Last but not least, make sure that your bathroom has adequate ventilation if possible. The less moisture you have trapped in your shower, the less inviting it will be for mold or mildew.
Clean and dry your washroom doors, floors and windows and have proper ventilation.
Depending on your situation, this could entail anything from a minor change in your habits to a major renovation.
Frequently Asked Questions About Cleaning Caulk Mold
Now that you know the basic method to stop mold in your shower, let's answer some frequently asked questions.
Q: How do you remove black mold from shower caulking?
A: The same methods that are recommended in general will work fine for black mold as well.
Q: How do you remove mold from silicone caulk?
A: The method we described above which can be used should work fine on this type of caulk.
Q: Does bleach in a spray bottle really work to kill mold?
A: You may have heard that a bleach mixture is ineffectual for dealing with mold in an affected area. Actually, it can be ineffective on porous surfaces. But in the bathroom, you are dealing with the caulk line, which is non-permeable, and the non-porous surfaces in your shower.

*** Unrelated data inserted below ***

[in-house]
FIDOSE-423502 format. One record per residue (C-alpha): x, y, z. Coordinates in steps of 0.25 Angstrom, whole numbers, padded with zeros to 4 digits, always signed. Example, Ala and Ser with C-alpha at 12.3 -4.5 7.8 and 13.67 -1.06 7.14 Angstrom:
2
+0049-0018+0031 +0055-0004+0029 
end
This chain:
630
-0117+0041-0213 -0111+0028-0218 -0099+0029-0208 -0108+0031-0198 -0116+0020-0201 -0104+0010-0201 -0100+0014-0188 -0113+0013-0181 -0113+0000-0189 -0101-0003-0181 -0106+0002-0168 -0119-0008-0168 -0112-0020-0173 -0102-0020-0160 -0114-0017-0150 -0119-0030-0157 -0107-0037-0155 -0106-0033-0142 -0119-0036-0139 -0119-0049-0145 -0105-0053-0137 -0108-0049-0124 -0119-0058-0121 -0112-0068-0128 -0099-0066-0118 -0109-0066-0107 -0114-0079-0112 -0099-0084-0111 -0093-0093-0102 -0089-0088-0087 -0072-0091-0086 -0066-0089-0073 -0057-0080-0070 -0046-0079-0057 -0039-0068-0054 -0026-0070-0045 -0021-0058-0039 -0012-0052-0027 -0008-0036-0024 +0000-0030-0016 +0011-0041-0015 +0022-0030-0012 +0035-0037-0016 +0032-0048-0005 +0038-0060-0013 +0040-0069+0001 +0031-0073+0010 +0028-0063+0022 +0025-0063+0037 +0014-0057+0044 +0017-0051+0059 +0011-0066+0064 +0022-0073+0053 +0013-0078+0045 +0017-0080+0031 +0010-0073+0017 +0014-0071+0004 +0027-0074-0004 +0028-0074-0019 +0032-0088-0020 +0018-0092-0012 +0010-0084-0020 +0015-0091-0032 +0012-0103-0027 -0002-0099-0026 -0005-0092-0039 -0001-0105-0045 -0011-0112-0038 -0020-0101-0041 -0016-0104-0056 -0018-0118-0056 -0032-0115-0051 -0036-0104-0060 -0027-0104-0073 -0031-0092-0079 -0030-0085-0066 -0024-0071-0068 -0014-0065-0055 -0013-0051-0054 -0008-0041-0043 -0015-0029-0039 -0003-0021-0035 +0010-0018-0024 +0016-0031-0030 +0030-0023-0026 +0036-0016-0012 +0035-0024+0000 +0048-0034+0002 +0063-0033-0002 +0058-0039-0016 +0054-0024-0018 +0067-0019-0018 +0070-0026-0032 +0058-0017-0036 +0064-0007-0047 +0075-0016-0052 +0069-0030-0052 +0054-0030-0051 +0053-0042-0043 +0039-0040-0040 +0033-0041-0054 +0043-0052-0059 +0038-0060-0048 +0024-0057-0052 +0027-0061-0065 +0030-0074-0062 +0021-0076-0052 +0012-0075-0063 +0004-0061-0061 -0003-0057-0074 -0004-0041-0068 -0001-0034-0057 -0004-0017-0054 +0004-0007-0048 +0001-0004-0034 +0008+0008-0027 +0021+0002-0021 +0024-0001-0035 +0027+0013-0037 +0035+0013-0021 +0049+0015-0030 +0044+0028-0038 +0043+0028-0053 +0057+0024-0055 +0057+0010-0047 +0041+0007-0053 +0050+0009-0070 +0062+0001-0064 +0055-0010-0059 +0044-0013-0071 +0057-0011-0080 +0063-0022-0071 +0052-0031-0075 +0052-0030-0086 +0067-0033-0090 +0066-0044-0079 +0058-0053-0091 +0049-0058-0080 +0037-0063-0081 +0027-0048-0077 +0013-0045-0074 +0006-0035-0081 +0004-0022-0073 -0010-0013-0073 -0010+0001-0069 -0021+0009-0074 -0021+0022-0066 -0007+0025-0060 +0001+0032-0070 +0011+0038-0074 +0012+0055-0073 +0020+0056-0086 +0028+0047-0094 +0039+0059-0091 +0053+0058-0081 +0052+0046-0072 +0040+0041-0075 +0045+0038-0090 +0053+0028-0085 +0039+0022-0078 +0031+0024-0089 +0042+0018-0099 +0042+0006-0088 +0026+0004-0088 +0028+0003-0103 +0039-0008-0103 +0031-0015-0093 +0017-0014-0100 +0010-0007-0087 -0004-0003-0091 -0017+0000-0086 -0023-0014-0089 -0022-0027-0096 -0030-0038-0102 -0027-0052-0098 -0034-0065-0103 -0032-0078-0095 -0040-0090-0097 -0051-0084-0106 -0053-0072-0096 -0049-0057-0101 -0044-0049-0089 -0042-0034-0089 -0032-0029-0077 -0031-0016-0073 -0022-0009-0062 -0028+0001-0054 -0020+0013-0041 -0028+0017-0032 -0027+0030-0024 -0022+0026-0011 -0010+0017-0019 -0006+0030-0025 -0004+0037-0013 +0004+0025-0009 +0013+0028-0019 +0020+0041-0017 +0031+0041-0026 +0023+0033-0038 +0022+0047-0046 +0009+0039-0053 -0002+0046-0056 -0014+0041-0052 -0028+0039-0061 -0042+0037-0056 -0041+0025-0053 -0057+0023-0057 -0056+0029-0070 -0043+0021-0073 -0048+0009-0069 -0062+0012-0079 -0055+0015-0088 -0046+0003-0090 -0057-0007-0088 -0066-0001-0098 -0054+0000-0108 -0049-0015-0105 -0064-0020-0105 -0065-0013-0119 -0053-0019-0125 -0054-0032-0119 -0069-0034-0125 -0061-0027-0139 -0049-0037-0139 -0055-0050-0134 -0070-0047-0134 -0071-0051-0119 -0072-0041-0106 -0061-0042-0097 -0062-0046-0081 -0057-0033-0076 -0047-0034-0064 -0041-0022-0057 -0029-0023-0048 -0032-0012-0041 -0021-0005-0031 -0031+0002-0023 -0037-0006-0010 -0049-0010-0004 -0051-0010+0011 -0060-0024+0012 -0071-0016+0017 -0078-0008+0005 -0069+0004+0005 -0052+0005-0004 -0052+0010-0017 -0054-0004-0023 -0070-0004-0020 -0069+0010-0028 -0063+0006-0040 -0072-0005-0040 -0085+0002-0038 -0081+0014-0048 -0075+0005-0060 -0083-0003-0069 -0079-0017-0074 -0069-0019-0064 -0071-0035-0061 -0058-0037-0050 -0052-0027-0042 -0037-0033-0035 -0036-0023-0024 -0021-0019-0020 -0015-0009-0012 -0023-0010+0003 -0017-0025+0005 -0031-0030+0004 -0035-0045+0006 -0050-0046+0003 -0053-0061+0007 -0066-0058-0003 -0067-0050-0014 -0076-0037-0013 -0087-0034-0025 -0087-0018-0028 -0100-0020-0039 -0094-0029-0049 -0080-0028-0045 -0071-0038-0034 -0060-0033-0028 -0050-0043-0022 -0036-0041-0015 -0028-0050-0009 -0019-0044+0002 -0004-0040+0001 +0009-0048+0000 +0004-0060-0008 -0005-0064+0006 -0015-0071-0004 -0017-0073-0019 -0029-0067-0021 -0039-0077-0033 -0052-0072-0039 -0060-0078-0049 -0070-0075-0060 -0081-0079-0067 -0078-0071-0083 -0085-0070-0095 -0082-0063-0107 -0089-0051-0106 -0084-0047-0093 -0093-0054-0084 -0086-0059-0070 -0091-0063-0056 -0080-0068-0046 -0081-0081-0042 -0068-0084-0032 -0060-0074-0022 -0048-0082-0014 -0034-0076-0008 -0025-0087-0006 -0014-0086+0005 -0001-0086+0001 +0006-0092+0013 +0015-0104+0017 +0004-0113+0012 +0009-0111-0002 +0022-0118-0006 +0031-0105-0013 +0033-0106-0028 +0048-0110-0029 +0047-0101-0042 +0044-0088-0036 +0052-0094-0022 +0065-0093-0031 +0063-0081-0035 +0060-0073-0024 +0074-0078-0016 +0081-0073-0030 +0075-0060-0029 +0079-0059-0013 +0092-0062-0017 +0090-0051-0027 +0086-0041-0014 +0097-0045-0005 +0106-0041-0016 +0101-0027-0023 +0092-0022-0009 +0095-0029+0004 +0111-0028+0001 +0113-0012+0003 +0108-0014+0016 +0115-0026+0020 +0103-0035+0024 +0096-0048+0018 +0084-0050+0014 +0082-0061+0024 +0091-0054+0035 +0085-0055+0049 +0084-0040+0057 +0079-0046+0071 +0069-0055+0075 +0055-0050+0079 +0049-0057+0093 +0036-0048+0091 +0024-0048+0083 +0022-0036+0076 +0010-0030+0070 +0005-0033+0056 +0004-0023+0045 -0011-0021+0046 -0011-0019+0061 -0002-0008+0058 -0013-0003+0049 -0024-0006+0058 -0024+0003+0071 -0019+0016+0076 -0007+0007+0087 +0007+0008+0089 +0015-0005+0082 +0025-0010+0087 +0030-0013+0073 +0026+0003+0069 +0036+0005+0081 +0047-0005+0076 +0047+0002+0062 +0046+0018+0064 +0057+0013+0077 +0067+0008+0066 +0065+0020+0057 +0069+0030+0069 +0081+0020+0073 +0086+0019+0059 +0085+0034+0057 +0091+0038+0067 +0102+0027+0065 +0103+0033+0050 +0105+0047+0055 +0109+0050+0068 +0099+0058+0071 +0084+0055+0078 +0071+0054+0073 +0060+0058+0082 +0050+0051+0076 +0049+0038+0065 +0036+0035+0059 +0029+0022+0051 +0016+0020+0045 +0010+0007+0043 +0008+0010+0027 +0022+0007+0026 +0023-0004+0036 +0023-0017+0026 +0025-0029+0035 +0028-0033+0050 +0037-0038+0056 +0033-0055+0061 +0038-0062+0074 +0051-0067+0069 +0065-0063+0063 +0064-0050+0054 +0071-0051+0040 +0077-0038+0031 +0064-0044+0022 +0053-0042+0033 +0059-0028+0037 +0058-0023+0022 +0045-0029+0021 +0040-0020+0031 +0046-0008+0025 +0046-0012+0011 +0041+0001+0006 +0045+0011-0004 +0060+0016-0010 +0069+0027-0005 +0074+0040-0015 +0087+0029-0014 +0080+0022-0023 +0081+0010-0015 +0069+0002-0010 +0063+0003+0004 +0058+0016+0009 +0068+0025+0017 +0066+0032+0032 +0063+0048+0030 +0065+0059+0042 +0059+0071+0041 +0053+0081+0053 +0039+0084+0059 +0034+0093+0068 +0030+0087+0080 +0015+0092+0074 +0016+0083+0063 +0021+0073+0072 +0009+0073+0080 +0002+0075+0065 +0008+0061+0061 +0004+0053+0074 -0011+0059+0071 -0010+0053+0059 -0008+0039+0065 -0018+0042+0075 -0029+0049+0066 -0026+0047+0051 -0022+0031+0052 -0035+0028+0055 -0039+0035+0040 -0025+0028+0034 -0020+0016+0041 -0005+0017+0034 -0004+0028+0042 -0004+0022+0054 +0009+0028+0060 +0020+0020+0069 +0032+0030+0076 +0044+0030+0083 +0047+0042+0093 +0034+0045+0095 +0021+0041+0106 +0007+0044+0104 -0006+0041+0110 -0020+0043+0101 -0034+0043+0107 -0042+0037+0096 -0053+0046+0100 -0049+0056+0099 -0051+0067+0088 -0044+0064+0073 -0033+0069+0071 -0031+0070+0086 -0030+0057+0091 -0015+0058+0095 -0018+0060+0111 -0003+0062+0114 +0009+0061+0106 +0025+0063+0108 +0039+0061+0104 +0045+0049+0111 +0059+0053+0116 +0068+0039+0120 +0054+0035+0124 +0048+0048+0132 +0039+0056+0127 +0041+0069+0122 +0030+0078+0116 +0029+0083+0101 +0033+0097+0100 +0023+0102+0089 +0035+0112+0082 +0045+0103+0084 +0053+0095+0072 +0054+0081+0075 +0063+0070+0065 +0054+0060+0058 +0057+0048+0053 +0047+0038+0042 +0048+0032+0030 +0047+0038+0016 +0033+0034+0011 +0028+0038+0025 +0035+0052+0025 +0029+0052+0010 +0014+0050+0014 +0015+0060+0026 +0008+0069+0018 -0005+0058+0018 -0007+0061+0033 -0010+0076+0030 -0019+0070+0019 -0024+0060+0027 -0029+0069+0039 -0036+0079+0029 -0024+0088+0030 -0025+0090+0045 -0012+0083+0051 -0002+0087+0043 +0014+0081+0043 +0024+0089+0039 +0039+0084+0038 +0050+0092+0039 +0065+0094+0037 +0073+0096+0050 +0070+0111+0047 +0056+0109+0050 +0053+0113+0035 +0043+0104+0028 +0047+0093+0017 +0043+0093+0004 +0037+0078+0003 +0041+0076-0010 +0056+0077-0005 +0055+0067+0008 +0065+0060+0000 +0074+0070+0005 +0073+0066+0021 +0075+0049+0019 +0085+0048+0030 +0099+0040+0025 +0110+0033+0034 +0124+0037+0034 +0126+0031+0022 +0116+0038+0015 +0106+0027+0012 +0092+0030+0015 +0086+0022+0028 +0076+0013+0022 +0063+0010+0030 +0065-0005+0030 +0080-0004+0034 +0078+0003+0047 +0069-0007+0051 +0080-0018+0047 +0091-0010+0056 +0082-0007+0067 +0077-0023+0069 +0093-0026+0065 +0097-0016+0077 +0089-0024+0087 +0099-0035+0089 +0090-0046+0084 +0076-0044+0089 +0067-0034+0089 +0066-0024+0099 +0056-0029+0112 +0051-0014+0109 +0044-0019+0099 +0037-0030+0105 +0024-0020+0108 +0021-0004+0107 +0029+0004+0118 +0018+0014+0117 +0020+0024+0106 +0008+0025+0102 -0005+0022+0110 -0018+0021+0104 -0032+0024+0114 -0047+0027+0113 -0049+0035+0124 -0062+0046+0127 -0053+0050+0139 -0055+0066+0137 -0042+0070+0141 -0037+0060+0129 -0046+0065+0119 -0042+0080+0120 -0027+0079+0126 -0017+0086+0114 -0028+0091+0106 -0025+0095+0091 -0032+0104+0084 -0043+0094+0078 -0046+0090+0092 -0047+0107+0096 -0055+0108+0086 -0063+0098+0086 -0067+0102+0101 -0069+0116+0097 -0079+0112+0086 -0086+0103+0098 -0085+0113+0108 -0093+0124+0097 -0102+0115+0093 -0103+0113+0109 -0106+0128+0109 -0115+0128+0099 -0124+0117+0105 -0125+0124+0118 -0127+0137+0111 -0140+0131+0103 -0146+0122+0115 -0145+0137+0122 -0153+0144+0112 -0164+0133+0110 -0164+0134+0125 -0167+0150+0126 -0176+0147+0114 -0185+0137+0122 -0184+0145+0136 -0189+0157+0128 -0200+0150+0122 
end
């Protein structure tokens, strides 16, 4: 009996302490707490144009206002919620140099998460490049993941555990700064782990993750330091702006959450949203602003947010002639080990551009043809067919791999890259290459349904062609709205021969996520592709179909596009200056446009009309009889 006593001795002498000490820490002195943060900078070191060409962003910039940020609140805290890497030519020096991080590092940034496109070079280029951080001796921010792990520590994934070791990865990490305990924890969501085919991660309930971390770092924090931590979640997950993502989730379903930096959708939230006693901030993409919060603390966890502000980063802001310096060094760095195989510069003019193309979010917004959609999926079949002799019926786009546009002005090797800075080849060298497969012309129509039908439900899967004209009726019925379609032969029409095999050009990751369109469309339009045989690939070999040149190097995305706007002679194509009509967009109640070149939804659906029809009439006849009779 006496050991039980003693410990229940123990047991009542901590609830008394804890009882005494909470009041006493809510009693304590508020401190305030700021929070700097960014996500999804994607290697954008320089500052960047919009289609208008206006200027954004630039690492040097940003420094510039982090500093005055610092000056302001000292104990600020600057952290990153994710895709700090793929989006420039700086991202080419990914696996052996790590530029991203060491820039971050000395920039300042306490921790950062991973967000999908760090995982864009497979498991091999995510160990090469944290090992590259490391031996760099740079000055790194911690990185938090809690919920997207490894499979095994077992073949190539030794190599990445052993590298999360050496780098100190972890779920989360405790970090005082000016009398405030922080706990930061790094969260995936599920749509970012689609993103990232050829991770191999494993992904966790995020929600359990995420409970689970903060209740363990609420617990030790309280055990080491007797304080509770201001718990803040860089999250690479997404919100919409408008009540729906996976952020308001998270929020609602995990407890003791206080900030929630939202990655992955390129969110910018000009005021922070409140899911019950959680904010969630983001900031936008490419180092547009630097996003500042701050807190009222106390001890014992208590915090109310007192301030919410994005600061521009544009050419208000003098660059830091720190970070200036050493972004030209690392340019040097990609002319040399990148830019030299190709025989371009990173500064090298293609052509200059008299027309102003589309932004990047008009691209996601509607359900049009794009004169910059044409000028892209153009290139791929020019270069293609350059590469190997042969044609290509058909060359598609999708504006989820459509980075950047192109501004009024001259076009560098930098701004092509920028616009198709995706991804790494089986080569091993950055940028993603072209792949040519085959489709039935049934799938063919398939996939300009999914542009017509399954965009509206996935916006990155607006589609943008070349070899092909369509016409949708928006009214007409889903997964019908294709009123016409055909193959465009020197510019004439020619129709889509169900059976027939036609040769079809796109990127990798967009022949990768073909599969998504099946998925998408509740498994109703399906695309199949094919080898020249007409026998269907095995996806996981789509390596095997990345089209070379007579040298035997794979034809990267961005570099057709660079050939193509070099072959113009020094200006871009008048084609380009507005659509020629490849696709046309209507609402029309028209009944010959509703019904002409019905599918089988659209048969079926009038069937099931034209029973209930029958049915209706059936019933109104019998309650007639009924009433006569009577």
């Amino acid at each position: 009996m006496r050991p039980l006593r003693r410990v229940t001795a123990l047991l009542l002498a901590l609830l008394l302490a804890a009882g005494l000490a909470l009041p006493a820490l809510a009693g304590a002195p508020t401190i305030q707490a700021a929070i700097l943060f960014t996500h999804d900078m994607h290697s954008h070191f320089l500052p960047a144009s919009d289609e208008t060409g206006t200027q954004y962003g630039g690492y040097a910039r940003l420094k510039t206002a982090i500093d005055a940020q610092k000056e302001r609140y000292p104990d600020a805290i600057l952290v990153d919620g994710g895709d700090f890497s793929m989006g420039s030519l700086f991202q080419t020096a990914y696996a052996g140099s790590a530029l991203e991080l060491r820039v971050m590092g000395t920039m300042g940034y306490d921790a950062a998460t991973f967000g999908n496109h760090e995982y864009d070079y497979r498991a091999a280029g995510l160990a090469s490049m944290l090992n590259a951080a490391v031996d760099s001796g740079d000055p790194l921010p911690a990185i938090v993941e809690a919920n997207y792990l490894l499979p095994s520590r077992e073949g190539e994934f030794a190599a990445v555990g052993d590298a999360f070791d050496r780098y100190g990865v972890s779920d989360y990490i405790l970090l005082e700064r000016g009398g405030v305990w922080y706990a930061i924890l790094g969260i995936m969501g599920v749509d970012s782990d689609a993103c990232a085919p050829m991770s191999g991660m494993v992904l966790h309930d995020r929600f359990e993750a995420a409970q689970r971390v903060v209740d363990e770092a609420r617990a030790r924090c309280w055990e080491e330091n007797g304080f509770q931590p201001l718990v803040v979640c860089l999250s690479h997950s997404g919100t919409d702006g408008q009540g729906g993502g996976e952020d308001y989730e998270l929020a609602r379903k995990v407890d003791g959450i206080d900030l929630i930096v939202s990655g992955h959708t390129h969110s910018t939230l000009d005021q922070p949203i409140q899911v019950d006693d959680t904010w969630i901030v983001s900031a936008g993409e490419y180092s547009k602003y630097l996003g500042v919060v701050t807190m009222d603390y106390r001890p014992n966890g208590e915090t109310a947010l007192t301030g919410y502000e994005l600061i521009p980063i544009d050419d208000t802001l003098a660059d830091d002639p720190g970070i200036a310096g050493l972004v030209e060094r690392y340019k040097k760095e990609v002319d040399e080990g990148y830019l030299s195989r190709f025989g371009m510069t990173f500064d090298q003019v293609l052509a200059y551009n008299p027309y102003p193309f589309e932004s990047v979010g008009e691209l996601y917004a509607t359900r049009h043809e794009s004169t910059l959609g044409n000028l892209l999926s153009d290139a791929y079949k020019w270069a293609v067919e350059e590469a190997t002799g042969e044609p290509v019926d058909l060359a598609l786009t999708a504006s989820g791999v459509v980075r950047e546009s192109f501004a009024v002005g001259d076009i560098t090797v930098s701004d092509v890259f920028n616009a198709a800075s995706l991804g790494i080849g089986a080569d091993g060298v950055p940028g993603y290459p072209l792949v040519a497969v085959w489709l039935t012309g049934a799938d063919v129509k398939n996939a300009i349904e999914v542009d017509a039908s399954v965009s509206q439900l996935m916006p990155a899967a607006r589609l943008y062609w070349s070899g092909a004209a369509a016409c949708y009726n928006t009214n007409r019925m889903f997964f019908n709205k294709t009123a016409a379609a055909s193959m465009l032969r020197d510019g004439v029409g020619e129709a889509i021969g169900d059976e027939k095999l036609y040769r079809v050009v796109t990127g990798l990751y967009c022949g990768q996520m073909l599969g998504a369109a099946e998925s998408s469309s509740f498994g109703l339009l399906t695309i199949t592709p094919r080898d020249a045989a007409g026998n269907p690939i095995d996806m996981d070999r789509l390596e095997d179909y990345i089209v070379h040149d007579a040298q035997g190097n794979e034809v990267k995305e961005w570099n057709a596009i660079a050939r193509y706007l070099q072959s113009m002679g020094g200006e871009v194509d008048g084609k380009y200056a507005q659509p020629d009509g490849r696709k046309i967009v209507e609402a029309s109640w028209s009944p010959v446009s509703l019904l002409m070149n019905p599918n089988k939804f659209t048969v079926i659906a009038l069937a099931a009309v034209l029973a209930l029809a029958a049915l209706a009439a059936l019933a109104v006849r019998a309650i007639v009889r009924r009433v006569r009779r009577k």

So, using bleach and cotton balls kills mold just fine as long as you wear gloves and other protective gear like eye protection.
But if you do not want to use this method or if it is not getting the job done for whatever reason and there is visible black mold, there are some other ideas you can try.
Q: What are some alternatives to bleach to kill mold?
A: If you are not keen on using bleach, there are a number of other solutions you can consider for getting rid of mold.
One method that can work well is to combine water and hydrogen peroxide in equal parts. You can use a spray bottle to dispense the hydrogen peroxide. Wear rubber gloves as needed if you are cleaning mold this way.
You will need to wait for a little bit while the hydrogen peroxide goes to work and remove mold from shower caulking, and then you can rinse it off.
Another option to remove mold from a shower caulk is to combine water and baking soda. You can try adding just a little baking soda to the water, then spray, wait, and wipe it down. Alternately, you can adjust the ration to make a baking soda paste and use a scrub brush or toothbrush.